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Today's Stichomancy for James Brown

The first excerpt represents the past or something you must release, and is drawn from Sesame and Lilies by John Ruskin:

saves him from destruction--saves him from hell. He is going eternally astray in despair; she comes down from heaven to his help, and throughout the ascents of Paradise is his teacher, interpreting for him the most difficult truths, divine and human; and leading him, with rebuke upon rebuke, from star to star.

I do not insist upon Dante's conception; if I began I could not cease: besides, you might think this a wild imagination of one poet's heart. So I will rather read to you a few verses of the deliberate writing of a knight of Pisa to his living lady, wholly characteristic of the feeling of all the noblest men of the thirteenth, or early fourteenth, century, preserved among many other

The second excerpt represents the present or the deciding factor of the moment, and is drawn from Democracy In America, Volume 1 by Alexis de Toqueville:

which was an indirect method of prohibiting the importation of blacks. Thenceforward the number of negroes could only increase according to the ratio of the natural increase of population. But eight years later a more decisive measure was taken, and it was enacted that all children born of slave parents after July 4, 1799, should be free. No increase could then take place, and although slaves still existed, slavery might be said to be abolished.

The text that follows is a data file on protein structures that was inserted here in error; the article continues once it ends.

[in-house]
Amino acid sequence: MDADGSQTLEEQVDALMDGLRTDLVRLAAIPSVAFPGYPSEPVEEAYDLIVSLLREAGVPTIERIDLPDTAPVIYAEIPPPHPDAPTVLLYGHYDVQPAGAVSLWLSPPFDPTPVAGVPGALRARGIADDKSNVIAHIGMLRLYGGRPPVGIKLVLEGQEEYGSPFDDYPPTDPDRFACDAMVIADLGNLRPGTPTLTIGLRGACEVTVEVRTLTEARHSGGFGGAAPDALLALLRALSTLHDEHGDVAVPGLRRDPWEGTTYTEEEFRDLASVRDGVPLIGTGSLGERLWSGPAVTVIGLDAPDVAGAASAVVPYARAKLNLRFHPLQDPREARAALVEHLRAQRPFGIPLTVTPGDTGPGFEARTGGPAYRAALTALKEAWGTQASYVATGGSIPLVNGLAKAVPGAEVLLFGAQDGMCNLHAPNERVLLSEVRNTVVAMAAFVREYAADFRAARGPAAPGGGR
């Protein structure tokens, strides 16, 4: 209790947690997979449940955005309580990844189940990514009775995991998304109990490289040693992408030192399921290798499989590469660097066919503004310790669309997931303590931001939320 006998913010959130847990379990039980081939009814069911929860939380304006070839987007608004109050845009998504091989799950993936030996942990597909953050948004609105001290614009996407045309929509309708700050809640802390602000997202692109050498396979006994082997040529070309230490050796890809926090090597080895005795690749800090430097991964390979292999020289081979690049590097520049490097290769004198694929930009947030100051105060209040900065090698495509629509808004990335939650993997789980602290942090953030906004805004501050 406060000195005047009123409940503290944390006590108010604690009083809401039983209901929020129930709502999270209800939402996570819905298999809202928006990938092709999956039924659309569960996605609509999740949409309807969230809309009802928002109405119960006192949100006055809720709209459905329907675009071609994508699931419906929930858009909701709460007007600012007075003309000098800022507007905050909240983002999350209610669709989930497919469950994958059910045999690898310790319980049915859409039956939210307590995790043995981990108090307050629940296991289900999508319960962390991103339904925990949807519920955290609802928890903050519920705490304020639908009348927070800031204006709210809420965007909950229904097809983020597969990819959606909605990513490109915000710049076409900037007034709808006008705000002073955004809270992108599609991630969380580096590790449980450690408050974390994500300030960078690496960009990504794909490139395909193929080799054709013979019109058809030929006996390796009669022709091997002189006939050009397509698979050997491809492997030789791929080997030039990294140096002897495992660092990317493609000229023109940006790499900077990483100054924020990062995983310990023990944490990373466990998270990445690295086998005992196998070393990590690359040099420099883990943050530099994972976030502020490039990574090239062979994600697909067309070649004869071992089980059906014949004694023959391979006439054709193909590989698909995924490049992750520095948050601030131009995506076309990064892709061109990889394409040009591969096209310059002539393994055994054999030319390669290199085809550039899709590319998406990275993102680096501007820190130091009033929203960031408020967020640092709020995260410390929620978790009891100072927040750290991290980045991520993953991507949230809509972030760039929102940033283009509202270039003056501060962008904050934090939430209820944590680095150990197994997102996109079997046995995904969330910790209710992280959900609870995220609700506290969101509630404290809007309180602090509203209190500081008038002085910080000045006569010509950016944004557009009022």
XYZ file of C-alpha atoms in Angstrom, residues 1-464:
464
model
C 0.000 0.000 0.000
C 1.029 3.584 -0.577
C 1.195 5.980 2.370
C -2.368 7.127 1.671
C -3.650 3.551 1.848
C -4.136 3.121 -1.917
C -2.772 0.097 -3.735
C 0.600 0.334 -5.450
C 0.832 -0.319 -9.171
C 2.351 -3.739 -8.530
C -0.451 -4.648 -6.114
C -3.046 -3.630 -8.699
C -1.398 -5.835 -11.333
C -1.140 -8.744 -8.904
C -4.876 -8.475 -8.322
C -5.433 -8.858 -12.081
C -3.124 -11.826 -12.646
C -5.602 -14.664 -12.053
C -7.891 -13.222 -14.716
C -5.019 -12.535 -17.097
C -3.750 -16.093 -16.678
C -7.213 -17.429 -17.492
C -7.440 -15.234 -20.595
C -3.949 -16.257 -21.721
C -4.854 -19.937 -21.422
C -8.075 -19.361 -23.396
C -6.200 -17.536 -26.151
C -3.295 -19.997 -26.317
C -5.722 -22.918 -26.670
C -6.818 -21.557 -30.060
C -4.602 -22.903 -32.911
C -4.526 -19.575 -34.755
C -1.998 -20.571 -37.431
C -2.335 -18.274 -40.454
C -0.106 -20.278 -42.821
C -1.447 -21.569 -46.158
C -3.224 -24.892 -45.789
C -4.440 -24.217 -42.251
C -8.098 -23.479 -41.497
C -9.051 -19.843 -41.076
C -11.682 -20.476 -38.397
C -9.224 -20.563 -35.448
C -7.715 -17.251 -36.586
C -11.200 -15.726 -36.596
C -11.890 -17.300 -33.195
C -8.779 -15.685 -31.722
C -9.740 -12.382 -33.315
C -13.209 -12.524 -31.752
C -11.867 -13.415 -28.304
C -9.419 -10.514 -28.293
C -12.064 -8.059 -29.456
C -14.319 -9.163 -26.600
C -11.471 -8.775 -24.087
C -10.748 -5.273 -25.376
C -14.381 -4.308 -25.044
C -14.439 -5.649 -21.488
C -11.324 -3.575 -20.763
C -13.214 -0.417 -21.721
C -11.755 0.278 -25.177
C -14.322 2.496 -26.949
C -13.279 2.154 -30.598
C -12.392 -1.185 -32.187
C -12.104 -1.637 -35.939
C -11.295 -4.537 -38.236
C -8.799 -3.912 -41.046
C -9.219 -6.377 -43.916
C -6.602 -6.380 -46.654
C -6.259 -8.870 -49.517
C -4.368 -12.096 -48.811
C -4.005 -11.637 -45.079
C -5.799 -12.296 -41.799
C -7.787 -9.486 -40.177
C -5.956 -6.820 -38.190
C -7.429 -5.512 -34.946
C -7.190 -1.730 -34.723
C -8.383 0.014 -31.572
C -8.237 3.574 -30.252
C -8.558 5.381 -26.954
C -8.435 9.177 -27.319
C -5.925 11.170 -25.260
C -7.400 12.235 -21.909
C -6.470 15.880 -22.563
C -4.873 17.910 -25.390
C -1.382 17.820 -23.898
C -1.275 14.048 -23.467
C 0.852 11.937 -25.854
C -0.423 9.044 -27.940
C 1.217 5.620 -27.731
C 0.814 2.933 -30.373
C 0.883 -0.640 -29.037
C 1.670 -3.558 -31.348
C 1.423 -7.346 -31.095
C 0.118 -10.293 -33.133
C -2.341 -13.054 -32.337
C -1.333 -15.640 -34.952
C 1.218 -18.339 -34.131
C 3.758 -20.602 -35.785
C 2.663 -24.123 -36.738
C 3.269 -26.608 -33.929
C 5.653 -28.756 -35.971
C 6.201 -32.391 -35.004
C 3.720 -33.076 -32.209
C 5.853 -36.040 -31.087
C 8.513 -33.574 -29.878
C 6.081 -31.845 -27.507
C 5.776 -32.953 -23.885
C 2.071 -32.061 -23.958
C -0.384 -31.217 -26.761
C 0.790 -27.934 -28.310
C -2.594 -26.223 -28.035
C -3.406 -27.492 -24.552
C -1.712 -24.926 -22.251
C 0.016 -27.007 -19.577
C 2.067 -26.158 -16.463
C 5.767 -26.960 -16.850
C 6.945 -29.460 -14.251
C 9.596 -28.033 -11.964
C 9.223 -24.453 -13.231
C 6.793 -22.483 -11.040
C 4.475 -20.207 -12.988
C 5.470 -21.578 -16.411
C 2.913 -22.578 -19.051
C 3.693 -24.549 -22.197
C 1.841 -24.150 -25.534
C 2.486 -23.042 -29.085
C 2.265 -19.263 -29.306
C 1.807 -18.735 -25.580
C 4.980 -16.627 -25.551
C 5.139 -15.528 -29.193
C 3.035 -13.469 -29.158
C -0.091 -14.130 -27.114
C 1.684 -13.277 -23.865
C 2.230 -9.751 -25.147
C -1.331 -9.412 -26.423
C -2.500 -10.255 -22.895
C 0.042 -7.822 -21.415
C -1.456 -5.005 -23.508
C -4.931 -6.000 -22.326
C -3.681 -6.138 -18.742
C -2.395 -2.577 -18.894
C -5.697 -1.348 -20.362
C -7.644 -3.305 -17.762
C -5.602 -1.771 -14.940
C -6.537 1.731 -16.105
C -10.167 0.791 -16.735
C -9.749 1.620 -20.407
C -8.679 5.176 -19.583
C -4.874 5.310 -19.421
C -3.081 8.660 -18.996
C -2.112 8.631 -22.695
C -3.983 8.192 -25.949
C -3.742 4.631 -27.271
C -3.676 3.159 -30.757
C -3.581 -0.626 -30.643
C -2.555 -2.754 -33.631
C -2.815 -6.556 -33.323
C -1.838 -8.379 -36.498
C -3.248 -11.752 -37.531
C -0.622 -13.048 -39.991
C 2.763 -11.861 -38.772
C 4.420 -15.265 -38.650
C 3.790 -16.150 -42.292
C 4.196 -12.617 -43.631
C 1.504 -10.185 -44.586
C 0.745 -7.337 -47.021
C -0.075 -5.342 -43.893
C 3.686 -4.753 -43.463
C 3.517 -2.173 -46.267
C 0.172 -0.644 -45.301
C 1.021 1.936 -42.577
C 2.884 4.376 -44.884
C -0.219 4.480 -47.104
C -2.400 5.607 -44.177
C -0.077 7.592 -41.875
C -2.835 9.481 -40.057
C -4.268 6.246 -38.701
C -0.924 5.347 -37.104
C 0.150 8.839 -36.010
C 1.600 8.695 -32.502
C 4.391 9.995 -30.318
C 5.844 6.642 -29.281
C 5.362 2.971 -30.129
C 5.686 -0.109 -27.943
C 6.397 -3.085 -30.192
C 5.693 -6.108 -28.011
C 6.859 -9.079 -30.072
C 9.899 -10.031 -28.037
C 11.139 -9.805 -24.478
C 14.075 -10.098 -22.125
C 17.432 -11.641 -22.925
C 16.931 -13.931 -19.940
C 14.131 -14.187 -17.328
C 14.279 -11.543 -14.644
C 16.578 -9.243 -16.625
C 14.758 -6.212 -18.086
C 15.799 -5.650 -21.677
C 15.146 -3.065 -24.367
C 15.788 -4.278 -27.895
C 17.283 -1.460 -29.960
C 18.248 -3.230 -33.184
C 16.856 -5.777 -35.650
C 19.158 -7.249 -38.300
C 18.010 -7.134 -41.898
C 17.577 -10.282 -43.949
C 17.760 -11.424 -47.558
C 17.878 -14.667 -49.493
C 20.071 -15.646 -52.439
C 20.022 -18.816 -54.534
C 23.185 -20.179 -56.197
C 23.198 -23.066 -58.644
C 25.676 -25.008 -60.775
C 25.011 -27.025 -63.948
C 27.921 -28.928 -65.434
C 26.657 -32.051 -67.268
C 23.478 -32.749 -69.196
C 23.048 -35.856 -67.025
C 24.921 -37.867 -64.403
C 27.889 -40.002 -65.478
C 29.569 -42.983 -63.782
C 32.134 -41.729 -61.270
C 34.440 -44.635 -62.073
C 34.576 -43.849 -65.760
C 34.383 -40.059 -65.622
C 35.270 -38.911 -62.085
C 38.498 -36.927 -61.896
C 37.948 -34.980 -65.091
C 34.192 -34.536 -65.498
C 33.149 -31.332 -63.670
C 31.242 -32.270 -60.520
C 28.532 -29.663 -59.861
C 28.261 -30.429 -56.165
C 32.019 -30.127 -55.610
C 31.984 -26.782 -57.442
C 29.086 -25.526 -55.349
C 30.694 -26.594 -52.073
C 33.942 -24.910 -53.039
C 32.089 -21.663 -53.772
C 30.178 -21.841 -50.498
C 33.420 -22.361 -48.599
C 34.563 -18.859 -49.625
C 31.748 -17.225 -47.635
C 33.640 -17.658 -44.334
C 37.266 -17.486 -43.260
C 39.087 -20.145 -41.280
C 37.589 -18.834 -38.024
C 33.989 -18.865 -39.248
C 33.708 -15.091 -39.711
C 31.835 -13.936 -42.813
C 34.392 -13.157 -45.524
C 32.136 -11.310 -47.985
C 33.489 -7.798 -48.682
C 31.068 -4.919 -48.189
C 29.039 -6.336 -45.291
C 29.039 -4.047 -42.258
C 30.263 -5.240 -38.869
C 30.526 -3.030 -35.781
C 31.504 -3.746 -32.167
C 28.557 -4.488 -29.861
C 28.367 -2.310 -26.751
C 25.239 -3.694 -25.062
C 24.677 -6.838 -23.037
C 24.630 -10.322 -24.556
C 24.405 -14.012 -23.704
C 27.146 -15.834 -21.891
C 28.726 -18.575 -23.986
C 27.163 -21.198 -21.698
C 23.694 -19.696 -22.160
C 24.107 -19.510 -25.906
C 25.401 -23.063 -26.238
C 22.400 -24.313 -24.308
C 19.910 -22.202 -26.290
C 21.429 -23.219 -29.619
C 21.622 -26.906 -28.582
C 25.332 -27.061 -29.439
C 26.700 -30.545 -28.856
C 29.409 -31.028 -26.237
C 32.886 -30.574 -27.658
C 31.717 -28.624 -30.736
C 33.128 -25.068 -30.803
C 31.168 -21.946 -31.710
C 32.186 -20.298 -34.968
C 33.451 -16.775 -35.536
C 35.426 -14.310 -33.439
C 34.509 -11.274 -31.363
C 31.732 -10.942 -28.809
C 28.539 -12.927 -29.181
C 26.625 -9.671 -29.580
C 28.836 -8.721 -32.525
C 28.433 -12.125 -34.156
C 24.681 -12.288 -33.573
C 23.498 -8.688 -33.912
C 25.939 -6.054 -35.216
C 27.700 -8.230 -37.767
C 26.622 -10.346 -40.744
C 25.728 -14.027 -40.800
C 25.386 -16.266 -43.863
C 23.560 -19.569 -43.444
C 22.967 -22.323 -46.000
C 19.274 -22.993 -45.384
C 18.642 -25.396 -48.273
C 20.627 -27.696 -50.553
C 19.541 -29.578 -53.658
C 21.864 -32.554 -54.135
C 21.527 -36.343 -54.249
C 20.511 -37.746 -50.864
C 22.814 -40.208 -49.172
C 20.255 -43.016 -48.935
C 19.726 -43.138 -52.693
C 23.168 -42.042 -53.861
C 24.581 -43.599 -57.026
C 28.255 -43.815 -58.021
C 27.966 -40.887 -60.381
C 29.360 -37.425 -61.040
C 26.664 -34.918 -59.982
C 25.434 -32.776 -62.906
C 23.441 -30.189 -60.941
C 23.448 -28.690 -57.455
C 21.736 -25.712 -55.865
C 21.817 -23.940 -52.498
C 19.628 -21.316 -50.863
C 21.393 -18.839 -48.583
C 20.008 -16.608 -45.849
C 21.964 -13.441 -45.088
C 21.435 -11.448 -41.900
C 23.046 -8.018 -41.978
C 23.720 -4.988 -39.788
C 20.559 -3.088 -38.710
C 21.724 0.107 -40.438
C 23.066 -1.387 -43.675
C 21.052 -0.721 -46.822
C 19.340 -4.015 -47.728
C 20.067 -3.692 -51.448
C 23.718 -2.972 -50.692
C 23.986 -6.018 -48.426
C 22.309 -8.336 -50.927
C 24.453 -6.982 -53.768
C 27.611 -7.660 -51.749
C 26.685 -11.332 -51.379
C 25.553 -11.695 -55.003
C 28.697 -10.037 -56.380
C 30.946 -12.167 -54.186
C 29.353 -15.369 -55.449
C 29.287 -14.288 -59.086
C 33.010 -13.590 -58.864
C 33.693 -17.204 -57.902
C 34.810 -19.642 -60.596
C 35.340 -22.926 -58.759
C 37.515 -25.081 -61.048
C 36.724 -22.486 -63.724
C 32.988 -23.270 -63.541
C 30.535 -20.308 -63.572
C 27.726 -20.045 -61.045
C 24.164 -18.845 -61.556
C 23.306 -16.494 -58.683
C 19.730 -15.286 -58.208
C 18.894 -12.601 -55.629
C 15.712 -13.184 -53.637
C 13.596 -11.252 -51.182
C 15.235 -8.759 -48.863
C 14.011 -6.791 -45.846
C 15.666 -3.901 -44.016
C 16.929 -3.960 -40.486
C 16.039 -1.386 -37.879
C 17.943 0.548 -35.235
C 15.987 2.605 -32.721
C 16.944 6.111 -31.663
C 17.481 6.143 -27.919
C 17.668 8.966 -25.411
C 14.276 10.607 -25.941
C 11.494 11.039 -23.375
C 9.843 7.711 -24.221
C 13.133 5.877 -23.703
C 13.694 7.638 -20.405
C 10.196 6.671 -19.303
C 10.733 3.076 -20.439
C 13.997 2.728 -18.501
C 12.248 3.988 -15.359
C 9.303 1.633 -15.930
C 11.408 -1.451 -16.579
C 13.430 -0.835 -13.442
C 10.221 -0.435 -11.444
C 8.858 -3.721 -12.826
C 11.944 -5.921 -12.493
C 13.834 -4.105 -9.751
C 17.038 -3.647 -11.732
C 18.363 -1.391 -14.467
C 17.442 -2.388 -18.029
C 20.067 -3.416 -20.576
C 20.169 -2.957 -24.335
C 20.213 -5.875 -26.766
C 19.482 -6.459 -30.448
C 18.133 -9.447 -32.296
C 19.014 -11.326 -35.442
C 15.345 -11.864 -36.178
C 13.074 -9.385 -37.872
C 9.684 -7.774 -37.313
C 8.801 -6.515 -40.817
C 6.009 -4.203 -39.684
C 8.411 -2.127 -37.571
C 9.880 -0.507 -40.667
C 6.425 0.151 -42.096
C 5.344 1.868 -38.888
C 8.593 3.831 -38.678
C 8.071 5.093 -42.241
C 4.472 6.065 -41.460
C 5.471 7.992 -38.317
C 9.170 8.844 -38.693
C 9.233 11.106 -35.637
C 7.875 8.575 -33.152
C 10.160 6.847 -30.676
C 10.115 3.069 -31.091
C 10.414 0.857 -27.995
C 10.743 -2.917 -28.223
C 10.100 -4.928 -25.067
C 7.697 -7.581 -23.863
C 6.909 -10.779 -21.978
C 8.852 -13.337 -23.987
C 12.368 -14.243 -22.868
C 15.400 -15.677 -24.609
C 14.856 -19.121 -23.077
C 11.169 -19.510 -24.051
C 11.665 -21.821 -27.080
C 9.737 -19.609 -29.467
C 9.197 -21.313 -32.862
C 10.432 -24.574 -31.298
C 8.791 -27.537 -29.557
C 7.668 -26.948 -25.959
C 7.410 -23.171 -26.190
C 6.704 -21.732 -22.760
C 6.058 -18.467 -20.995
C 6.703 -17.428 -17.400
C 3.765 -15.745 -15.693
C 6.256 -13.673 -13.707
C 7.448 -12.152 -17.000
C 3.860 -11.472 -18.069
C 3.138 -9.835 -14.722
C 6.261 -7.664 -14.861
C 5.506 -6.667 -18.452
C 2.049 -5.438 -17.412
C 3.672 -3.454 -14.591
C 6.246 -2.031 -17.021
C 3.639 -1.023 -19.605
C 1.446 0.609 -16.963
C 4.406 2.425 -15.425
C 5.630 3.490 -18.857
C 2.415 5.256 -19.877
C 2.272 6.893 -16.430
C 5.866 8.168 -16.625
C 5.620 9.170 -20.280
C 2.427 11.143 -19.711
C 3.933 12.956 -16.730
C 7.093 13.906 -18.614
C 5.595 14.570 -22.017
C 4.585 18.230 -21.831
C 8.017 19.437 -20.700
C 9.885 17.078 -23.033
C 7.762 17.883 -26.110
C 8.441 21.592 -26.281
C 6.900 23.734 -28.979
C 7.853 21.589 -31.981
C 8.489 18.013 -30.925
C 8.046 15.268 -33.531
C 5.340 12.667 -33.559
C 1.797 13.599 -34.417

From the time at which a Northern State prohibited the importation of slaves, no slaves were brought from the South to be sold in its markets. On the other hand, as the sale of slaves

The third excerpt represents the future or something you must embrace, and is drawn from The Water-Babies by Charles Kingsley:

hundred years ago, yet if they had had one such Lincolnshire nobleman among them as good old Lord Yarborough, he would have called for the fire-engines before he hanged other people's dogs. But it was of no use, and the dog was hanged: and Tom couldn't even have his carcase; for they had abolished the have-his-carcase act in that country, for fear lest when rogues fell out, honest men should come by their own. And so they would have succeeded perfectly, as they always do, only that (as they also always do) they failed in one little particular, viz. that the dog would not die, being a water-dog, but bit their fingers so abominably that they were forced to let him go, and Tom likewise, as British